Time for more Ansible content! There’s a lot of talk about “collections” in the Ansible community at the moment, and rightly so. It’s a big change, and it needs to be done right - so I’ve been working on some analysis of our community to understand how to make this as smooth as we can. In this post, I’ll take you through what I’ve learned so far….

What’s the goal?

Collections will require us to carve up the existing lib/ansible/modules directory into smaller separate repositories. We need to decide how that’s going to be done. In other words:

How does contributor activity influence collection design?

While logical grouping of modules will determine much of the separation, we should also consider the cost to the community. If we cause a lot of extra admin or large changes to workflow, then we will lose many contributors. Forcing a contributor to commit to 5 new repositories instead of just ansible/ansible would not go well. For those of you that have been contributing to Ansible for a long time, you may remember pain when tests and modules were in separate repositories (ansible/ansible-modules-extra and ansible/ansible respectively).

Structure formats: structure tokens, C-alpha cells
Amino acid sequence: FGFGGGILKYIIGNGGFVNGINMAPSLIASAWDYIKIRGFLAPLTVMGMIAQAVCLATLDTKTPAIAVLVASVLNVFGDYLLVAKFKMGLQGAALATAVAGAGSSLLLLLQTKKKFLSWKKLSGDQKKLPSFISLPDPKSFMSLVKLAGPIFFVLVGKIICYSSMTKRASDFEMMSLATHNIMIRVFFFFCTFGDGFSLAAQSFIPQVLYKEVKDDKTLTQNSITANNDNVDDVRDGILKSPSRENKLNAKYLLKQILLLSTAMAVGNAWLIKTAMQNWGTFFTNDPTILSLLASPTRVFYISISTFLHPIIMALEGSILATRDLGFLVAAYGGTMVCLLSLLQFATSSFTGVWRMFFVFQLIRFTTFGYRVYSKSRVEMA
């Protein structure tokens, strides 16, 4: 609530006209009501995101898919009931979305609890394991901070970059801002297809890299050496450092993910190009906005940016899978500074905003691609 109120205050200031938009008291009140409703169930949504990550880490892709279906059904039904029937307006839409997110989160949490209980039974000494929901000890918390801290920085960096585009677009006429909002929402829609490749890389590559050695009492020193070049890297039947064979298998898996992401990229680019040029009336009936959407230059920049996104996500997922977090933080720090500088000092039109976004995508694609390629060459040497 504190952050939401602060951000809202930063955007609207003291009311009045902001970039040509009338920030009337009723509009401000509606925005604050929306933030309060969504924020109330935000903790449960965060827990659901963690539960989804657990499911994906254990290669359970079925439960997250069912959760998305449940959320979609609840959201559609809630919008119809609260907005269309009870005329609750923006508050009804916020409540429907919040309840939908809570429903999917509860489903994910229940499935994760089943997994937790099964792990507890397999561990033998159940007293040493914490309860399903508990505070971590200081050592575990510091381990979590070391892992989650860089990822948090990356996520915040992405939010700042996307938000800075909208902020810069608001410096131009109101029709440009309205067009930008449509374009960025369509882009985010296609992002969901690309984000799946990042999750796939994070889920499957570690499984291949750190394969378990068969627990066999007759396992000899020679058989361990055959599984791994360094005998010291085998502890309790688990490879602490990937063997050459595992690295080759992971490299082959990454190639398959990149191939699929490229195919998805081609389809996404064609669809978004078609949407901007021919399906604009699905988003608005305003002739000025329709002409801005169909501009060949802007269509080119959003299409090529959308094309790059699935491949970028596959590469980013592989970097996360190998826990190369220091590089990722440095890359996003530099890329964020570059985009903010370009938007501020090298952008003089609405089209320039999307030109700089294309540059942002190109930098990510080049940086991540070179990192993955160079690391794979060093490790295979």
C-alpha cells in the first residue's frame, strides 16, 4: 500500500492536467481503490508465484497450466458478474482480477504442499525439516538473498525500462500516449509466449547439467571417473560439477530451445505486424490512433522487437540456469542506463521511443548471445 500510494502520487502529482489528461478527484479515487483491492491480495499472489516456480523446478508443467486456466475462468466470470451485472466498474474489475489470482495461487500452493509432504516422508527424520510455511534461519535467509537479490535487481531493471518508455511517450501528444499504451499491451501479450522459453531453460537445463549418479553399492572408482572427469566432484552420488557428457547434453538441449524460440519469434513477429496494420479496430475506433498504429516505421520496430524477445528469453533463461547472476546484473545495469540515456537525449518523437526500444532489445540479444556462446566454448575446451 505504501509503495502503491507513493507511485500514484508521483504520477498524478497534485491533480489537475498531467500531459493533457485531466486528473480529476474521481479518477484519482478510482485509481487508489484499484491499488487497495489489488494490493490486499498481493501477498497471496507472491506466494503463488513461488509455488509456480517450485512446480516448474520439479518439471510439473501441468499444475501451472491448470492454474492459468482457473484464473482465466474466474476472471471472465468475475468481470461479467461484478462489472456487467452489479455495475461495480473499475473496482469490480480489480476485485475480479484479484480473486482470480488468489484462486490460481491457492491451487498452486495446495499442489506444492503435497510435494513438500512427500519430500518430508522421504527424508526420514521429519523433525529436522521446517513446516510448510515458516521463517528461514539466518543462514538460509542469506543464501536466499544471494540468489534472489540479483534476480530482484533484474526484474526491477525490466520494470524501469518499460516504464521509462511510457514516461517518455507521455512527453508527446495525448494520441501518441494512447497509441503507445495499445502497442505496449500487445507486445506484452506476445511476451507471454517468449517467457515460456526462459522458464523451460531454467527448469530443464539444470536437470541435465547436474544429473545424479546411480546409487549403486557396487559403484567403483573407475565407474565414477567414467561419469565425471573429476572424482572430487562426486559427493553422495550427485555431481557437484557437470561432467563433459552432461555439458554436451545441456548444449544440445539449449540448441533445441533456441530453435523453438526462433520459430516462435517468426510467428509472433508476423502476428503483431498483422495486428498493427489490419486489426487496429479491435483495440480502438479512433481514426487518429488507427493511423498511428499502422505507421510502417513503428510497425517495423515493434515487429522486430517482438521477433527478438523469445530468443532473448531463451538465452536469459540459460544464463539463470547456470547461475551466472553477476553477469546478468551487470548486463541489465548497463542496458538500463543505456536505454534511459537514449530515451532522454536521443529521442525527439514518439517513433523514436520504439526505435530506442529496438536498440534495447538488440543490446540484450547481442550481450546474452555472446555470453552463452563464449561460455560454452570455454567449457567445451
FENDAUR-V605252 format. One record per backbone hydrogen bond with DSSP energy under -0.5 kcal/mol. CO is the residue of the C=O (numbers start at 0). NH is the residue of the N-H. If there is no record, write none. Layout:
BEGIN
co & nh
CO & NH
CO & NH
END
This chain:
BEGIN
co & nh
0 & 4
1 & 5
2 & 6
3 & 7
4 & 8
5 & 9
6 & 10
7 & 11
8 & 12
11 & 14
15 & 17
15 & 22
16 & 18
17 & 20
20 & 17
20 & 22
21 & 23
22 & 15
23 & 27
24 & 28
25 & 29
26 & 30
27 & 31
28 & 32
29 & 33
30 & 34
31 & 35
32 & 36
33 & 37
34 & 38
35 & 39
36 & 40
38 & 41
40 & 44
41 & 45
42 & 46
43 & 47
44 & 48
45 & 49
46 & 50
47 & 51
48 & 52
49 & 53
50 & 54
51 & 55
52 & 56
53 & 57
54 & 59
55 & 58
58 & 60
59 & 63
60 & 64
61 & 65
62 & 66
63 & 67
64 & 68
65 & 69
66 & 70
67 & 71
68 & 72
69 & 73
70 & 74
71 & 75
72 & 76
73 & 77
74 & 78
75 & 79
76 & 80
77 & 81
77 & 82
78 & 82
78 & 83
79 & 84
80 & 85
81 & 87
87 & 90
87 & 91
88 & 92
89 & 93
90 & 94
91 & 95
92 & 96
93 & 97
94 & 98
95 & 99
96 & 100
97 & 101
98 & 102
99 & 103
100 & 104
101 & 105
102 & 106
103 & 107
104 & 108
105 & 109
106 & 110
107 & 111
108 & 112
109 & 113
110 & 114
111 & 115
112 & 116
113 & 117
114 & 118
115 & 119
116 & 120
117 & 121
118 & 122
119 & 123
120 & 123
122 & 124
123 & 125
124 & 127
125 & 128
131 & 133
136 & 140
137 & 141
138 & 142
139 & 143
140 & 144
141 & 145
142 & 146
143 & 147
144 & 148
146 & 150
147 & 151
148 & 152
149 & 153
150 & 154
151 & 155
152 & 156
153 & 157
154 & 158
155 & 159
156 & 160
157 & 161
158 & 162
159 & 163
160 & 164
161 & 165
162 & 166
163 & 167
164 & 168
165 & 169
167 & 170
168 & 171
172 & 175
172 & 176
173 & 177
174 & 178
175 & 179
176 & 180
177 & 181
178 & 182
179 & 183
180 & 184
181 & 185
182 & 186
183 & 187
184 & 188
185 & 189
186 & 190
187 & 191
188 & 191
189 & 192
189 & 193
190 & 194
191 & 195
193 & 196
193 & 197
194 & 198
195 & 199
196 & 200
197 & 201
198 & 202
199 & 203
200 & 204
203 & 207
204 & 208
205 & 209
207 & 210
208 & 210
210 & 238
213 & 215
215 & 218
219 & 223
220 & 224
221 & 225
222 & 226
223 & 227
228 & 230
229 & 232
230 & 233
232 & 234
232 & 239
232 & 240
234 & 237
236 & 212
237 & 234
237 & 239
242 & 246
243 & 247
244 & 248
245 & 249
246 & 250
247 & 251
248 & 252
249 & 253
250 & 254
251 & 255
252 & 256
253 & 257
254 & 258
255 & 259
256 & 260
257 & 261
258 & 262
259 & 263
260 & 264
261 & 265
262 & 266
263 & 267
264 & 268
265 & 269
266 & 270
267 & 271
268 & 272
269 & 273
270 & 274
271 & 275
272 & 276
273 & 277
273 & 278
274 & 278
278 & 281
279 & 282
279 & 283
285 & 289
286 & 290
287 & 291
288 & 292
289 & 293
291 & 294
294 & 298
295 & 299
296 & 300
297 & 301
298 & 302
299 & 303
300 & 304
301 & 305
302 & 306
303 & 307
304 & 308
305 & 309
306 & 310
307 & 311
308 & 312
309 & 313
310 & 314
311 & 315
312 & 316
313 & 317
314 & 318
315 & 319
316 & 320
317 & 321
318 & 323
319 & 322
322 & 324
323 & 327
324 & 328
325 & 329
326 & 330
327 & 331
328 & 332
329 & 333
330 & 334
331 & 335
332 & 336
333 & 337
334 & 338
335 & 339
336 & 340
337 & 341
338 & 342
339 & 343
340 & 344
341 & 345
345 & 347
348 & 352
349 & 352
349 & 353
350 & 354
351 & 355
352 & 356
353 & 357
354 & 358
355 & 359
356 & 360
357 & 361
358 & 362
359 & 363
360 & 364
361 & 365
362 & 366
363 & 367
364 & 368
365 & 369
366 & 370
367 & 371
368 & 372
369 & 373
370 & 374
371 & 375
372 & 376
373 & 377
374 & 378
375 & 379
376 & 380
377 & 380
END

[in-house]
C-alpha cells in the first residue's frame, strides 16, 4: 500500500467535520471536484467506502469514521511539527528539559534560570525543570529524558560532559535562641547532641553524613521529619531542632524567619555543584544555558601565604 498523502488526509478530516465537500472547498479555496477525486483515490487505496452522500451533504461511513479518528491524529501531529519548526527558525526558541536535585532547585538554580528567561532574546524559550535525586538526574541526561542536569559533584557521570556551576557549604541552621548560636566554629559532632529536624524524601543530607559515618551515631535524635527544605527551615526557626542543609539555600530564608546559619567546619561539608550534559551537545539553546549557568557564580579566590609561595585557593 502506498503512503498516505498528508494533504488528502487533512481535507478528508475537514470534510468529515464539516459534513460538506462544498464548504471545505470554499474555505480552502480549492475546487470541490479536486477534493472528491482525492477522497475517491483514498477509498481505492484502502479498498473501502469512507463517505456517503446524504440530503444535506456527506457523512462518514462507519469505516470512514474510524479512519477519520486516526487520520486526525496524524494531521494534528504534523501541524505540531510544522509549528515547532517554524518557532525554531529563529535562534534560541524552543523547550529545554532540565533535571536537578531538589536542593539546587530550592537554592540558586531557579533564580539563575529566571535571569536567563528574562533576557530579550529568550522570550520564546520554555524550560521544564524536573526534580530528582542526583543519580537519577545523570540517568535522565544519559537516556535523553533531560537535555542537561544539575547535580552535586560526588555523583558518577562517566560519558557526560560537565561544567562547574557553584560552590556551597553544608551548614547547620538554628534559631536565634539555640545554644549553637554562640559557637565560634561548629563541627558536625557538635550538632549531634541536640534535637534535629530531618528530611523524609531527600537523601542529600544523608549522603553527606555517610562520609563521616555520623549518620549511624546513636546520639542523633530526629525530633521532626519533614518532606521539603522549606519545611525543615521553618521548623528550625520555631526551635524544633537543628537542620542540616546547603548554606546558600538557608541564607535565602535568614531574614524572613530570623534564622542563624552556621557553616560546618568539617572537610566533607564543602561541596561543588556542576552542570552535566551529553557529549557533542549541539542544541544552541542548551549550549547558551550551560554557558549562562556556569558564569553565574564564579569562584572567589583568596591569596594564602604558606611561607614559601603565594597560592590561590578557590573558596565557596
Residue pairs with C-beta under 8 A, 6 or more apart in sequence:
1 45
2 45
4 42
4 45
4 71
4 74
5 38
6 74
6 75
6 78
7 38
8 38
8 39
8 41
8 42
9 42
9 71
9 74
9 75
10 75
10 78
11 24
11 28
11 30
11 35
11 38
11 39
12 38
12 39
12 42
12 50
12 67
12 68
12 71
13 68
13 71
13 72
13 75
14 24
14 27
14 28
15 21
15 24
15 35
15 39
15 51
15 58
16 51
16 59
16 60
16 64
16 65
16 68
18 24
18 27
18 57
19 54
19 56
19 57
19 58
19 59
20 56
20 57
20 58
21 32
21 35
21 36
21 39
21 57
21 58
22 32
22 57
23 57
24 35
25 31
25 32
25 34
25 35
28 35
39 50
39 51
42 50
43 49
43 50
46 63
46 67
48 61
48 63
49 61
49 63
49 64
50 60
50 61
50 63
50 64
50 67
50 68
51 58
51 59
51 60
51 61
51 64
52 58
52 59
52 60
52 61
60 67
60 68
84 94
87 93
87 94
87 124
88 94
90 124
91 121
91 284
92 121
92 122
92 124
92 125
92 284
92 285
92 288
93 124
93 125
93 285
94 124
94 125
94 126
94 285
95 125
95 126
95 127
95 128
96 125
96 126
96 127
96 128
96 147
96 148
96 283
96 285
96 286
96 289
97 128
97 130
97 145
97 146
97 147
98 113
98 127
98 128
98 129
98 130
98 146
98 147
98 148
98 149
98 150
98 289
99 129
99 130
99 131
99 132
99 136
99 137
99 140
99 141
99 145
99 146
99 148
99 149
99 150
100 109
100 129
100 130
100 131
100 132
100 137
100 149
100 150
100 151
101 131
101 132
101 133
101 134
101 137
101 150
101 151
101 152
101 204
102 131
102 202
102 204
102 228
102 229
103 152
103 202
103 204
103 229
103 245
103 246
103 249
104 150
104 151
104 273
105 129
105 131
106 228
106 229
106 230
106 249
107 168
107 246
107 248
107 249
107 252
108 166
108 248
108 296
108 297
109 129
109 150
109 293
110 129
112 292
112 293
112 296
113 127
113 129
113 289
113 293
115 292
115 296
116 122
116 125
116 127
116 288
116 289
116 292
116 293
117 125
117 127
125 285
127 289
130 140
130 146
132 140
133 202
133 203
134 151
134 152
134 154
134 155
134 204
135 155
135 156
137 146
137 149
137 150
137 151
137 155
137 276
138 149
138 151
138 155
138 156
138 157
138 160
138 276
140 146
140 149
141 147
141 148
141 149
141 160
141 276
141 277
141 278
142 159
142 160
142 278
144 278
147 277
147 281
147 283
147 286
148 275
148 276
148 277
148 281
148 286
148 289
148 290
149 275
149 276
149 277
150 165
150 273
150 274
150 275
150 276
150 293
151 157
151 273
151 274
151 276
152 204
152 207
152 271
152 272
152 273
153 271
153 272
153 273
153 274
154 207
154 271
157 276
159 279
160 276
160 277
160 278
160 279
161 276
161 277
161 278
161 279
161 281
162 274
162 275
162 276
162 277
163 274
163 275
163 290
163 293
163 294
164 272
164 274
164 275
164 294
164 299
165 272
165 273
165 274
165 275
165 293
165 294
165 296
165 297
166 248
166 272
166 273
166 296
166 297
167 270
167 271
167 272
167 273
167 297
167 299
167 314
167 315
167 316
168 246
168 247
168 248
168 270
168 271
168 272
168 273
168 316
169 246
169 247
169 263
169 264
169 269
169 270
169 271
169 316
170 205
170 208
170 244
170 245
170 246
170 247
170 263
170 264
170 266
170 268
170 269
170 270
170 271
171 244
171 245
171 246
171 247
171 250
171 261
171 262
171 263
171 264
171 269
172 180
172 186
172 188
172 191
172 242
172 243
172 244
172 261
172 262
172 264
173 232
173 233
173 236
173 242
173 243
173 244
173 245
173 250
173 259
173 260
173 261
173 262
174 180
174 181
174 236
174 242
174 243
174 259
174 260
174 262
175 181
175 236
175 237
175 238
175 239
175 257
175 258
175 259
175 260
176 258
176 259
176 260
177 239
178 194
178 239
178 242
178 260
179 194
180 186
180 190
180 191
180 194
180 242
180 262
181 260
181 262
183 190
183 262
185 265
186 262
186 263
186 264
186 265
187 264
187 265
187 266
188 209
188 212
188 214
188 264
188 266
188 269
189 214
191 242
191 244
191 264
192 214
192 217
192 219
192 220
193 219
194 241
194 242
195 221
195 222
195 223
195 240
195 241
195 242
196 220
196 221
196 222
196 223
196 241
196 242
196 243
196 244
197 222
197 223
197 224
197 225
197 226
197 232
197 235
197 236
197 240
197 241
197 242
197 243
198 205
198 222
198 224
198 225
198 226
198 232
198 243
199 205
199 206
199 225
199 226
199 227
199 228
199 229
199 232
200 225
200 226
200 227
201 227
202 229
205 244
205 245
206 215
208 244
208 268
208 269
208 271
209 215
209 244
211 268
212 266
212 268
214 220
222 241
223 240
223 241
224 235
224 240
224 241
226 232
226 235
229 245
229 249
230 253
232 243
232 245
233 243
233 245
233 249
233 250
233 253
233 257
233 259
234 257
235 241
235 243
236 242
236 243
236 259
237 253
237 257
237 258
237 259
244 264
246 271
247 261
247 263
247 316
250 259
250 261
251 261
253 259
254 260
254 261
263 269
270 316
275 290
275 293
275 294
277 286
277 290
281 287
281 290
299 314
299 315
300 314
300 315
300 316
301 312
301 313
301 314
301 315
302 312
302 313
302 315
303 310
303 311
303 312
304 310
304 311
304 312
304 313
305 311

Thus, I think it makes sense to examine the contribution patterns in ansible/ansible over recent time. We’ll study the commits found in the git log for Ansible, filtered by:

  • Only the commits in the last 2 years (up to 2019-11-04)
    • Patterns change over time, plus there was a mass migration about 3 years ago
  • Excluding commits from core-team folks
    • They will already be contributing in otherwise abnormal patterns due this being their job
  • Only commits which touch /lib/ansible/modules/
    • That is, commits which contain changes to at least one file in this sub-directory